New Game+: The challenge of making a superhero

October 28, 2011

You grab your equipment, strap on the utility belt, and make sure your cape is adjusted all before putting on the mask. You are a superhero. Actually, you’re not, but you really want to be. Games have been trying to get players into the role of superheroes for years, but very few have actually been able to accomplish that feeling of truly being behind the mask. It’s not an easy task to accomplish, although some recent releases have proven that, with the right ideas in place, you can make the player believe he has powers too.

It’s hard to imagine a time without superheroes in games, as they have almost always been there. From the early days of Superman on the Atari 2600, developers have been desperately trying to capture the feeling of what it would be like to take control of a superhero. During these days, it was rare when a game could actually be more than just a side-scroller with a generic character that looks like Batman, or Spider-Man, or the X-Men. Actually, it was practically impossible. Not all superhero games from this era were bad (far from it), but the limited technology was the biggest roadblock in creating a true superhero experience.

Let’s first examine what it means to create a truly engaging superhero experience. First, you need the hero themselves. They have to look the part, sound the part, and have all of the abilities and/or gadgets at their disposal. They have to know how to use these powers or abilities, thus making an engaging tutorial for the player a little more difficult to design. Most importantly of all, they have to control like the developers think that character would control. How they would walk, run, fly, swing, glide, etc. With the right effort, you can make the mere act of controlling your hero compelling.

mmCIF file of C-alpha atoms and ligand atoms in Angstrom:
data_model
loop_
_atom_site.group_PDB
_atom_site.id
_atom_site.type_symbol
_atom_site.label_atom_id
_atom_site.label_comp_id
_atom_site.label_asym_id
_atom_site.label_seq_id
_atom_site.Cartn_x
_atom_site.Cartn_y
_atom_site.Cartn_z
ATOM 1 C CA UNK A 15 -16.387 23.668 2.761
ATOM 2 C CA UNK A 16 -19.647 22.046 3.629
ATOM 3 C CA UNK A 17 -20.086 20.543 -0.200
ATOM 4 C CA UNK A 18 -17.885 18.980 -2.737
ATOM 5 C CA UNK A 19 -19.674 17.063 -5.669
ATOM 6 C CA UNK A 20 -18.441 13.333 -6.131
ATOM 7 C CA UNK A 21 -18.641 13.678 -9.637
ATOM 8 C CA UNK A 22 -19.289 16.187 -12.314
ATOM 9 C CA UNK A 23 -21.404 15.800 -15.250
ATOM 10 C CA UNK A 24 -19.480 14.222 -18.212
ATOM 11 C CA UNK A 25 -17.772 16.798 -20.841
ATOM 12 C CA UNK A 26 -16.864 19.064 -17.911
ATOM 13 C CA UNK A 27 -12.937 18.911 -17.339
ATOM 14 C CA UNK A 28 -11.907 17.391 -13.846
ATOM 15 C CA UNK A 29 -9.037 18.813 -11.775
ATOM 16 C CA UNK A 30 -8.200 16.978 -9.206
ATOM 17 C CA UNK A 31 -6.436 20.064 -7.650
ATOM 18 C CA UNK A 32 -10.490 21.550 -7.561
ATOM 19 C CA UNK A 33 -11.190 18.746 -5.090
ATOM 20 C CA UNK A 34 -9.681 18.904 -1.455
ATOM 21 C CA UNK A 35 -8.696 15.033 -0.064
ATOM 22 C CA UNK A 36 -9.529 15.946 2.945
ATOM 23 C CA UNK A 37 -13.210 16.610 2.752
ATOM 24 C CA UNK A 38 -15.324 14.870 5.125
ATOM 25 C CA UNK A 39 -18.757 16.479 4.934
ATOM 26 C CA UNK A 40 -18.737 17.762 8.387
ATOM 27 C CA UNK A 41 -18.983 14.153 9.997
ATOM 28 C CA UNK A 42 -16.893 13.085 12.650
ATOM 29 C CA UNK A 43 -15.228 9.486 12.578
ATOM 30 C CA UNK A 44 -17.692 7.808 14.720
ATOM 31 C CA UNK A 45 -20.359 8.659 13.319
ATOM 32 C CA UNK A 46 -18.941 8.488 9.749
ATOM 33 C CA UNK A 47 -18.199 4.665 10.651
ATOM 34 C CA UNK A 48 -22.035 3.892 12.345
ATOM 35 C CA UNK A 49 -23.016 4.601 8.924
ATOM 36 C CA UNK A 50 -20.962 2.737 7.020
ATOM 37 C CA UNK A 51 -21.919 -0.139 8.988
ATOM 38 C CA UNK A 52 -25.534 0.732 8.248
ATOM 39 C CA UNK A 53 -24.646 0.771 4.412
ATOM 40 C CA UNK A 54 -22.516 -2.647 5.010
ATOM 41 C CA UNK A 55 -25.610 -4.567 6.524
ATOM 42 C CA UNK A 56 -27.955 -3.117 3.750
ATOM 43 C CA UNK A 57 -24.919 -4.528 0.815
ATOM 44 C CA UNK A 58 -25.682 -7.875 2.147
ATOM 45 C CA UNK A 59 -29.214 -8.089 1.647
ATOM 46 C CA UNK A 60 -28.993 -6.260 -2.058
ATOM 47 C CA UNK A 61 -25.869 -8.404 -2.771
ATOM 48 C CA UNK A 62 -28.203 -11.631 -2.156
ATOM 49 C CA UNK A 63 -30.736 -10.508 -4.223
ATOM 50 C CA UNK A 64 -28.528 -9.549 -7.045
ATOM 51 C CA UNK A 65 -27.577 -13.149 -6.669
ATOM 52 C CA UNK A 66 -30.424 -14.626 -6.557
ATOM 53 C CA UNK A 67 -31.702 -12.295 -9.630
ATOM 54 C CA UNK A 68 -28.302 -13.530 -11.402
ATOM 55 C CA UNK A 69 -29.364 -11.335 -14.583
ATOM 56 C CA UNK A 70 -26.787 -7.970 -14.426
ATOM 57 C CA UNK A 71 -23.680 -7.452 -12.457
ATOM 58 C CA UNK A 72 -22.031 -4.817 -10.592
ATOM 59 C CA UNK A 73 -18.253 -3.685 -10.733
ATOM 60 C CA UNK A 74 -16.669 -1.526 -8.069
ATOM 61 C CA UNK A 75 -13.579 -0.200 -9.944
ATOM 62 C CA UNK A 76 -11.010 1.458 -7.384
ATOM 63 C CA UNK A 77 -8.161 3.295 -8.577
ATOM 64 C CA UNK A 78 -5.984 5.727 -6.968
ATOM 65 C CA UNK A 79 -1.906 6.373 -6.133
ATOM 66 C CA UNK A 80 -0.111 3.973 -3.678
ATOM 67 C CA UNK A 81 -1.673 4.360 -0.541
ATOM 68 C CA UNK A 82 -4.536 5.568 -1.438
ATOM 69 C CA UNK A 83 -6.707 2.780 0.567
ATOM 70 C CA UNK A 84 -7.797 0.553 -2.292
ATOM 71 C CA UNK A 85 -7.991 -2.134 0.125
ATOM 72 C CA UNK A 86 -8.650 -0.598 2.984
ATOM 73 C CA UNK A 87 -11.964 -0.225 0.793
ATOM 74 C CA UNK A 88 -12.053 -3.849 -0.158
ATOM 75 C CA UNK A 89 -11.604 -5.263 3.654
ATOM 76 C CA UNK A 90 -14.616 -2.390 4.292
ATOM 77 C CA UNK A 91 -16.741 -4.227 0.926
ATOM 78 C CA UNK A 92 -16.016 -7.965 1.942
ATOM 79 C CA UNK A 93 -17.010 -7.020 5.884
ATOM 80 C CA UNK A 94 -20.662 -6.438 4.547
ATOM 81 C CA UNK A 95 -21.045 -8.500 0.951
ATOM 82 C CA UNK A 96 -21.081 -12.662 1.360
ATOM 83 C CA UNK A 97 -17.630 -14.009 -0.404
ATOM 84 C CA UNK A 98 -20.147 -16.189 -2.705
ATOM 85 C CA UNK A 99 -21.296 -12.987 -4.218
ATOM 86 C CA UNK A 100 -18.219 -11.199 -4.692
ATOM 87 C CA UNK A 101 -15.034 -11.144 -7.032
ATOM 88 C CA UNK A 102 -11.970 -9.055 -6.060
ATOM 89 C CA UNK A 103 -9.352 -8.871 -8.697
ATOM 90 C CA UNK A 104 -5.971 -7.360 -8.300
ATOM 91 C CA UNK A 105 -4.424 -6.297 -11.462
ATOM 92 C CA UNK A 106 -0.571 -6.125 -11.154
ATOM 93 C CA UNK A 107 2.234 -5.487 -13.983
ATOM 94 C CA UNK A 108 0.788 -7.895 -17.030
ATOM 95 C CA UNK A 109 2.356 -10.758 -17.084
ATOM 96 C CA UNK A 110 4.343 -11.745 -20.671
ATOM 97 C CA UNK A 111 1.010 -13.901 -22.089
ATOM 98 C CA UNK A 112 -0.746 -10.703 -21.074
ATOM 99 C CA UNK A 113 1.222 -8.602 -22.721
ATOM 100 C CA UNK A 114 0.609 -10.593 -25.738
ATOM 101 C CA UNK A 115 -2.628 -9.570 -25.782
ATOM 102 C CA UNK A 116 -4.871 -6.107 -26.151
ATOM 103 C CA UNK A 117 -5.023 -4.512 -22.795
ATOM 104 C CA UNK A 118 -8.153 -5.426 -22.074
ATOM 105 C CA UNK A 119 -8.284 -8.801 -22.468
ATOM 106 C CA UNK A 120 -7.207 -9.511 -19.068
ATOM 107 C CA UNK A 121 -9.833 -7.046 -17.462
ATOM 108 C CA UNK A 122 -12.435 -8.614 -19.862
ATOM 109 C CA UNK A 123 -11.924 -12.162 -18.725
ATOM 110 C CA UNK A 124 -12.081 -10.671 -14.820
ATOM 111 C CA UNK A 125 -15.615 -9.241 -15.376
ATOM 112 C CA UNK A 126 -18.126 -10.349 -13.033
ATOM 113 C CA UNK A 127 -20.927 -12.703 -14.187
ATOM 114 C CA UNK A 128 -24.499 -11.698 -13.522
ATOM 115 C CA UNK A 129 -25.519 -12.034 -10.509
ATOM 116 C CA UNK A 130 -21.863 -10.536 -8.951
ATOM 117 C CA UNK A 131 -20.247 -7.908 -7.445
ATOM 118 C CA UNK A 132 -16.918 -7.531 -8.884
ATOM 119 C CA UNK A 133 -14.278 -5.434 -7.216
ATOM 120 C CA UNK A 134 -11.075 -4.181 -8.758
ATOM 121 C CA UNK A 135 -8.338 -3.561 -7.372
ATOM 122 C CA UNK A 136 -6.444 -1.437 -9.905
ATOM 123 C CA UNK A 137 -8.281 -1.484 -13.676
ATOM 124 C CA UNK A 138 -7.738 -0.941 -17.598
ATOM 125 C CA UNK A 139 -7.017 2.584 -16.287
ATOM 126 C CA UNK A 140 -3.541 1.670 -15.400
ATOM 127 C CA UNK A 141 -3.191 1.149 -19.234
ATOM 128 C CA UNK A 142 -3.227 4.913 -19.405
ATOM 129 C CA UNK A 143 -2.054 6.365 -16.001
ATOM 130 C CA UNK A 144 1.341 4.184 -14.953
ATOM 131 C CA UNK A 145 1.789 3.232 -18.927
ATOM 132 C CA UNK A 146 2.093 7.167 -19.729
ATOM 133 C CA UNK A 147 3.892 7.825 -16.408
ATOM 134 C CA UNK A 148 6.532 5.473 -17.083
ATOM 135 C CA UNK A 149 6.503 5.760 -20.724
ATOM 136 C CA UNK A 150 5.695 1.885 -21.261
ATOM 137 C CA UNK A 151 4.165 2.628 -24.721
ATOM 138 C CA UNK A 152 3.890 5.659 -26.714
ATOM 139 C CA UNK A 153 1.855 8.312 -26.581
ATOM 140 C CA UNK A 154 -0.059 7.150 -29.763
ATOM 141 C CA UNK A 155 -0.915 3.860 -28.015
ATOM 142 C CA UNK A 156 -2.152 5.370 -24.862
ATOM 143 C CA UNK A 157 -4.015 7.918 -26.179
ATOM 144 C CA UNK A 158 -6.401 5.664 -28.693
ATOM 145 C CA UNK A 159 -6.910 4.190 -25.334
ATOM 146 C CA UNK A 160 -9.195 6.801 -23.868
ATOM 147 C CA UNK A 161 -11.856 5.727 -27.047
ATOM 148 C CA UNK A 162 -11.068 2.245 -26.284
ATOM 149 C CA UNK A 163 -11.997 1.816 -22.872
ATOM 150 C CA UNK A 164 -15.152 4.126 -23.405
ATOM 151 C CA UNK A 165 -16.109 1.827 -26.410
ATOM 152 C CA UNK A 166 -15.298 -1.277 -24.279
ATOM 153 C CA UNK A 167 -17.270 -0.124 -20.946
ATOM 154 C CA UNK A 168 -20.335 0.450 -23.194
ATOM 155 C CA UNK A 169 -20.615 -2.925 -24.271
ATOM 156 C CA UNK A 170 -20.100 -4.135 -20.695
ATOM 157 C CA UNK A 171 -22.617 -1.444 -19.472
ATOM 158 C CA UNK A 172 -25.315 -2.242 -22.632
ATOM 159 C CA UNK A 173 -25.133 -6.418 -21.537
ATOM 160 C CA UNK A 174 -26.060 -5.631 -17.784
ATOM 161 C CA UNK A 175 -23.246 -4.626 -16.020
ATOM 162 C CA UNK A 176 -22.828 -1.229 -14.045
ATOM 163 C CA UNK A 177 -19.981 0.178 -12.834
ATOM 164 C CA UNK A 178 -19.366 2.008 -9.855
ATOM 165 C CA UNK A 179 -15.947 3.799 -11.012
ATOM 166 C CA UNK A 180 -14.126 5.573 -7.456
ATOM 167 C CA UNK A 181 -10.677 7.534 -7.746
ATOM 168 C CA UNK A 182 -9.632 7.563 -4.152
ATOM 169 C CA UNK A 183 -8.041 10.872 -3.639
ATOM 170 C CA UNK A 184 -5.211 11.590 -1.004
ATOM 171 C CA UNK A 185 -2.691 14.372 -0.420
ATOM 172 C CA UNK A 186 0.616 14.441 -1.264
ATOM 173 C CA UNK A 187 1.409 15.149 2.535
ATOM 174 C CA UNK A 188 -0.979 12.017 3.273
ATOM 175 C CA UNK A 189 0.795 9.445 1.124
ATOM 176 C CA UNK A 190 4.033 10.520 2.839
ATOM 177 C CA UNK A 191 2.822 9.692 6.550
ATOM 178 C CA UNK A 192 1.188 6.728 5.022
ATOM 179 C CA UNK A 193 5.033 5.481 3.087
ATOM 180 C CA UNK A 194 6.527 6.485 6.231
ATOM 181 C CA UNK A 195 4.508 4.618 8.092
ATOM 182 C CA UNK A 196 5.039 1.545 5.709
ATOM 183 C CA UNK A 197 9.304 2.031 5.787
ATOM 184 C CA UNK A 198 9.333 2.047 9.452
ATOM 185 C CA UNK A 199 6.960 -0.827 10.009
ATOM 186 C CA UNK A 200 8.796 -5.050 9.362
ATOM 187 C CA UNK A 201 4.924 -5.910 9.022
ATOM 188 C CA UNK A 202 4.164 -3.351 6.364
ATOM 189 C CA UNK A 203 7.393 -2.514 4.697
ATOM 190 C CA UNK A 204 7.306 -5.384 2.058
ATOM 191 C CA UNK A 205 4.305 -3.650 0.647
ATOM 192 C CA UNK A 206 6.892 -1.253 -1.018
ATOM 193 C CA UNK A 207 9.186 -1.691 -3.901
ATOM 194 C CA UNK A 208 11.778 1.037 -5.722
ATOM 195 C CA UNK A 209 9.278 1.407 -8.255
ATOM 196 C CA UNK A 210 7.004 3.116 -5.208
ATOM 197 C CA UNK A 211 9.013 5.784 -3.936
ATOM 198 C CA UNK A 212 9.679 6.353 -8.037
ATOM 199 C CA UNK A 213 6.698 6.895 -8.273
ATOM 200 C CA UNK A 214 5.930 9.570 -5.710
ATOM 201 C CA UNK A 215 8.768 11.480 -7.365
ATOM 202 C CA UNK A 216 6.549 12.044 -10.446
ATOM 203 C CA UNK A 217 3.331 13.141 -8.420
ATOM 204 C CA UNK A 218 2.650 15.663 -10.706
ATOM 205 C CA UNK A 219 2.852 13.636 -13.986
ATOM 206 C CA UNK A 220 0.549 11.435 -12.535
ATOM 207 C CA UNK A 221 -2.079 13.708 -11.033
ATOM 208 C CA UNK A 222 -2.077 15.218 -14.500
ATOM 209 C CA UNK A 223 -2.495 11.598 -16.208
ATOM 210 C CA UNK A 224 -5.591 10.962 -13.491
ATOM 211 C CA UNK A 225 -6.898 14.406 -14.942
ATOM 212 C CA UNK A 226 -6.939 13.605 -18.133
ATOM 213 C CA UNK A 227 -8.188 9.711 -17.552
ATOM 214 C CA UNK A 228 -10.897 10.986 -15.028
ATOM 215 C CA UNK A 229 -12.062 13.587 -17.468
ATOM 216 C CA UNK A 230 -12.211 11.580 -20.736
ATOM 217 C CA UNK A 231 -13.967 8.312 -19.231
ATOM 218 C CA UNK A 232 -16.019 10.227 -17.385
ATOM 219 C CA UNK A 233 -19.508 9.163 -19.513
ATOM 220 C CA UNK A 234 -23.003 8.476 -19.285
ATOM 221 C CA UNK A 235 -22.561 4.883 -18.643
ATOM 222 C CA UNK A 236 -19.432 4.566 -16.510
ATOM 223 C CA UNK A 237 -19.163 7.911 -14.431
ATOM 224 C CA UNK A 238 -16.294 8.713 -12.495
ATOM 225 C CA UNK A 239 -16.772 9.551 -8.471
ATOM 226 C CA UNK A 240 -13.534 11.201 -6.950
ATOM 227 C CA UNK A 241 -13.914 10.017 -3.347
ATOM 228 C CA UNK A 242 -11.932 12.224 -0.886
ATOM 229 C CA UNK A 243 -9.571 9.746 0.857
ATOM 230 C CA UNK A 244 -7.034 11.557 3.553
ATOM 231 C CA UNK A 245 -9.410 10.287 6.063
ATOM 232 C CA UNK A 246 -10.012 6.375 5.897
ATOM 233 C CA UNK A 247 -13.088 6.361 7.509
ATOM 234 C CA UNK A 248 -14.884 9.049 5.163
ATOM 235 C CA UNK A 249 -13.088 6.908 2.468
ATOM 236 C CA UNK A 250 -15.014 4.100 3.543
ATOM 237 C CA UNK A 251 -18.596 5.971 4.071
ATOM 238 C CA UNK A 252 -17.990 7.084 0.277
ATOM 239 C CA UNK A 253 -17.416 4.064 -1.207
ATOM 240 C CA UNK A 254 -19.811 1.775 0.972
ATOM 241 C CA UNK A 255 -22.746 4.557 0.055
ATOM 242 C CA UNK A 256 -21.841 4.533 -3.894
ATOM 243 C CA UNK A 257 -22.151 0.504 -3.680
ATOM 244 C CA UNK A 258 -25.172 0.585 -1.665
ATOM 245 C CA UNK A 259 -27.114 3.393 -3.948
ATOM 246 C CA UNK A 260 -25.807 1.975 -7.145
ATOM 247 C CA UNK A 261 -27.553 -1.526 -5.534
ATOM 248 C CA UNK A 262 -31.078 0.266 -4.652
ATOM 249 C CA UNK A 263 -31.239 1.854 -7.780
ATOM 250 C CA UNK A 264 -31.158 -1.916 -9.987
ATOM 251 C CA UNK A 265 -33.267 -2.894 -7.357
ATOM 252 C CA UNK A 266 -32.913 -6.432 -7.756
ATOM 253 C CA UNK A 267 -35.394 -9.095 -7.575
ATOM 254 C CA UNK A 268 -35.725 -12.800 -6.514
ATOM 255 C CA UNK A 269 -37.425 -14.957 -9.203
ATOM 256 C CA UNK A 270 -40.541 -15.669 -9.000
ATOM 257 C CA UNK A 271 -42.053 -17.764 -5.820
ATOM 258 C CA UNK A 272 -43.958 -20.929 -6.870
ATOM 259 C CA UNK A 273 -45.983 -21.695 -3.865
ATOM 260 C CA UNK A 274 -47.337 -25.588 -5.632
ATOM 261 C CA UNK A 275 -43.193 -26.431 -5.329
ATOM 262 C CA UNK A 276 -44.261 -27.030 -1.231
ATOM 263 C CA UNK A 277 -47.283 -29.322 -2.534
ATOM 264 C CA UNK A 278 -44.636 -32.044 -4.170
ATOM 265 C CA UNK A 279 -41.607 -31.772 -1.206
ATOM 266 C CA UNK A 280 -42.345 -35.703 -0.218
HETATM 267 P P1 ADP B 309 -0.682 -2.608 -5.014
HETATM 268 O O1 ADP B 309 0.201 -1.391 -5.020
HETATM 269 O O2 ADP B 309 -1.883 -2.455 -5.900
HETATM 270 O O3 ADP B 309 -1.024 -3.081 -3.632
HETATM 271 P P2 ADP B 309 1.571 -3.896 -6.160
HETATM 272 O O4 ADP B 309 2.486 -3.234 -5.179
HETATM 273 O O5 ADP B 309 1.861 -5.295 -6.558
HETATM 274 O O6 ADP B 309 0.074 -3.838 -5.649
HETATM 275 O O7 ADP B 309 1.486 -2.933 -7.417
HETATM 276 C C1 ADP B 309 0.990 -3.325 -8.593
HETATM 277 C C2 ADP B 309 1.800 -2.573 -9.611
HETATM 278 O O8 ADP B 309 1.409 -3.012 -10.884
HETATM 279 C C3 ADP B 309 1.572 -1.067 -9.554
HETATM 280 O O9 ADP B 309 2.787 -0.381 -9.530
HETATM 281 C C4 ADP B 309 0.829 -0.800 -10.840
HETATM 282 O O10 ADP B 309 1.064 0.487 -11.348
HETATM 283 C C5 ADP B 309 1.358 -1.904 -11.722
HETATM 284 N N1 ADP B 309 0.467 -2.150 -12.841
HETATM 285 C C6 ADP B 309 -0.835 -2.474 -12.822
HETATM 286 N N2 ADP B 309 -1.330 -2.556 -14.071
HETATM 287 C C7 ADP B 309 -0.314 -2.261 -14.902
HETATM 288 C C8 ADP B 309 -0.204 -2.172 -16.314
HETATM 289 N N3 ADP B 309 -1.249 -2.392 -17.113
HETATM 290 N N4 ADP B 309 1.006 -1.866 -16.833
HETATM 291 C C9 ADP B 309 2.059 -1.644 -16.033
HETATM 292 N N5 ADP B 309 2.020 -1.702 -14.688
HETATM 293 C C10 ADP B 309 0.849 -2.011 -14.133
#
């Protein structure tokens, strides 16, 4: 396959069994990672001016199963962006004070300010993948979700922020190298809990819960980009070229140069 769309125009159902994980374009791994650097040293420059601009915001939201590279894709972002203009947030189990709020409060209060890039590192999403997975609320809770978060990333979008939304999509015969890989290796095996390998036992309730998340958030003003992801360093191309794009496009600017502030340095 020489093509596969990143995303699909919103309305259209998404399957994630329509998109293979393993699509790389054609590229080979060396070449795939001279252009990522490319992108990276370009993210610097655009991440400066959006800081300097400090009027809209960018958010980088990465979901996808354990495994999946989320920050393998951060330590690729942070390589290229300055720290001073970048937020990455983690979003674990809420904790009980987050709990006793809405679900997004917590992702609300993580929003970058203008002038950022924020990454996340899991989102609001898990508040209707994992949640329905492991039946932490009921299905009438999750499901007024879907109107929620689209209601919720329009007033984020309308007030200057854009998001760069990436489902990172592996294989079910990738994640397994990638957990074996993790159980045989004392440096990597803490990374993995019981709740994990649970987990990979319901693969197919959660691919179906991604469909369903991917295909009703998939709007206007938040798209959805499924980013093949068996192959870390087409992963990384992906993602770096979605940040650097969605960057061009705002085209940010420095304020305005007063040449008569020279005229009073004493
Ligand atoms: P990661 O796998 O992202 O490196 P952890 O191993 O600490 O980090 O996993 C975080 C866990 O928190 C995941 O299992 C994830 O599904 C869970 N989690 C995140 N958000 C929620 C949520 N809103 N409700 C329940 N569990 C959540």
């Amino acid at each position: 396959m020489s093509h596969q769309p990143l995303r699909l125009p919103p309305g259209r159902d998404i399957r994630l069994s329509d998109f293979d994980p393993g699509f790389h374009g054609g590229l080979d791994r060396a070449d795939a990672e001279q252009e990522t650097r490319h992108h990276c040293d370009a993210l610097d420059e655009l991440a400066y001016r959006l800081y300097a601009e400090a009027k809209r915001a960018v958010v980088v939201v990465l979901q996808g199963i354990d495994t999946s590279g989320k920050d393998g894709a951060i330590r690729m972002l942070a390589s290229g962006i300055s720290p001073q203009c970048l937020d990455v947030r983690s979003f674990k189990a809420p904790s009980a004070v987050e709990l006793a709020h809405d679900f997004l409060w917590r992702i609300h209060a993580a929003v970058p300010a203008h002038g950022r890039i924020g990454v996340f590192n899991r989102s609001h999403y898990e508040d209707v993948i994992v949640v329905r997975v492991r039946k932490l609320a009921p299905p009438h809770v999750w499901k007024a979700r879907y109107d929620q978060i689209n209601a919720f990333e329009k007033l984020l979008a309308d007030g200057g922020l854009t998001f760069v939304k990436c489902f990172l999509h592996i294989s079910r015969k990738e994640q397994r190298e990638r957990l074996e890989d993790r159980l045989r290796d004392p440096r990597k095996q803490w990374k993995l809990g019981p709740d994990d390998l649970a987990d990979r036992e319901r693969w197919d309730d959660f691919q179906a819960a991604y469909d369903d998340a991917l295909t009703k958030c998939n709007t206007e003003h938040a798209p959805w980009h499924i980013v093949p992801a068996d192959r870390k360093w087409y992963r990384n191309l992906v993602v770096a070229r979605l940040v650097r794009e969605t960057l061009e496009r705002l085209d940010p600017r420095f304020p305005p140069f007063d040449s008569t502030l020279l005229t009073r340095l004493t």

There is a small problem with that, however: heroes are strong. They are super, after all. There always needs to be a way to make the characters feel powerful in one way or another, but not so powerful that they can tear through every enemy you throw at them. This is the reason why we haven’t seen a good Superman game yet. He’s just too strong, and although he has a decent cast of villains that could oppose him, that’s not enough. It’s a tough balance to get right, but that’s why some superheroes just aren’t meant to be in games. I feel Superman is one of them. Hopefully, someday, I’ll be proven wrong.

The next thing you need is the environment. If you want to make a good superhero game, make it open world in some capacity. You don’t need a large city to roam around in, just an area that you can explore at almost any time. Locking the player into specific levels all of the time was passable back in the day, but since the days of Spider-Man 2, standards have changed. Batman: Arkham Asylum was able to create a believable locale for Batman to traverse without it being too large.